Wednesday 18 May 2011


After hearing Chris Harte talking about Solo taxonomy at ILILC in Southampton earlier this year, , I have been trying to get pupils to think more about language, its formation and the patterns they can see.

Having already done a similar exercise with Lower 6 a while ago, I decided to experiment today with my two Primary 6 classes in the local primary school. They have been doing half an hour Spanish a week with me since Christmas.

I divided the class into pairs or groups of 3, and distributed the sheets to the pupils. After a frenzied 5 minutes of cutting, the pupils were ready to go. I told them I wanted them to group the hexagons into honeycombs by putting linking words together. The bigger the honeycomb, the more links they would have found.

It was particularly interesting to see the difference in the two classes, in terms of those who found most links. The pupils chose their groups and the majority were same sex. In one class, two groups of girls 'got it' best whilst in the second class, it was two groups of boys. Perhaps obviously, it was those who generally contribute most verbally in Spanish class who made the most links, but oleasingly the activity drew in others who have not been so vocal or engaged.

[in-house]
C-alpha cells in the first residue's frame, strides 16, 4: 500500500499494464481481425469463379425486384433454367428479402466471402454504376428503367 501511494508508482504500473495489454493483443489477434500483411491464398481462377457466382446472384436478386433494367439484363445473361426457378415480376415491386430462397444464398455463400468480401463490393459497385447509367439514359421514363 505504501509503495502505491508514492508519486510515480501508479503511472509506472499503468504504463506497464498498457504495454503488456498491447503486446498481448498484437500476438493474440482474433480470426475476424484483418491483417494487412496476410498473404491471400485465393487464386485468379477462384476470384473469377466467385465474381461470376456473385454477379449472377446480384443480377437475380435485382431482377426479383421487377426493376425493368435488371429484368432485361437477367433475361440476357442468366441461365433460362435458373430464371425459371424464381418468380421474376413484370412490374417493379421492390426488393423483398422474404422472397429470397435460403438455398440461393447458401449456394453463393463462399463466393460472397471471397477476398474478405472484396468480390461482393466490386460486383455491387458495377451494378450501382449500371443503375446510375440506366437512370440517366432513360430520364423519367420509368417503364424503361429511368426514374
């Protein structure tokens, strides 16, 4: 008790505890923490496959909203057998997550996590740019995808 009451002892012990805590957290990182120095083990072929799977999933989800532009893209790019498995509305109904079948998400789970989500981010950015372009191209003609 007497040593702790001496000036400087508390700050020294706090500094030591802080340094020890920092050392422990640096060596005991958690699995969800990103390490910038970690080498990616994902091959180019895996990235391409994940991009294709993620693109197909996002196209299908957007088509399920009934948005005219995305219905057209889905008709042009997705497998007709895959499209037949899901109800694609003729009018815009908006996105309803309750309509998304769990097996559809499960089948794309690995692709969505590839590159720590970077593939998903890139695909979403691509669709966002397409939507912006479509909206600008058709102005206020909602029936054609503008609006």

It was fascinating to see pupils with a fairly limited amount of Spanish talk through reasons for their groupings, and see connections in language. It has enthused me to start using this activity more with my own pupils.

Tuesday 17 May 2011


Today our Head of Department turned the tables on us, delivering a 10 minute slot in Japanese entirely in the target language. The lesson included a handout, IWB and miniwhiteboards, with whole class and group work included.

It proved to be a bit of a double-edged sword. On one hand, he was happy to point out that we had coped with some fairly in-depth grammar including tenses, althouhg of course we are all linguists. Yet the discussion after the 'lesson' raised some interesting points about what it must be like to be a pupil in the language classroom, especially when we use target language.

I have no Japanese, and found the whole-class intro stressful, particularly when some others appeared to know a lot or 'get it' quicker than me. I was far happier and indeed quite enjoyed the challenge when presented with key vocab and a sentence to translate.

The reaction from the department was mixed in terms of how we felt as pupils, with some really enjoying it (including those who had a little previous experience of Japanese) and others sharing my feelings of stress. We all agreed that having some knowledge of pronunciation and basic vocabulary would have aided our comprehension and learnig.

Would I like to be a pupil in my classroom? I'm not sure, actually. I think I may be one of those who prefers to take things at their own pace, and process systems and patterns for myself. But at the very least, today's experiment has reminded me of the range of emotions felt by my pupils, and to tailor my teaching accordingly.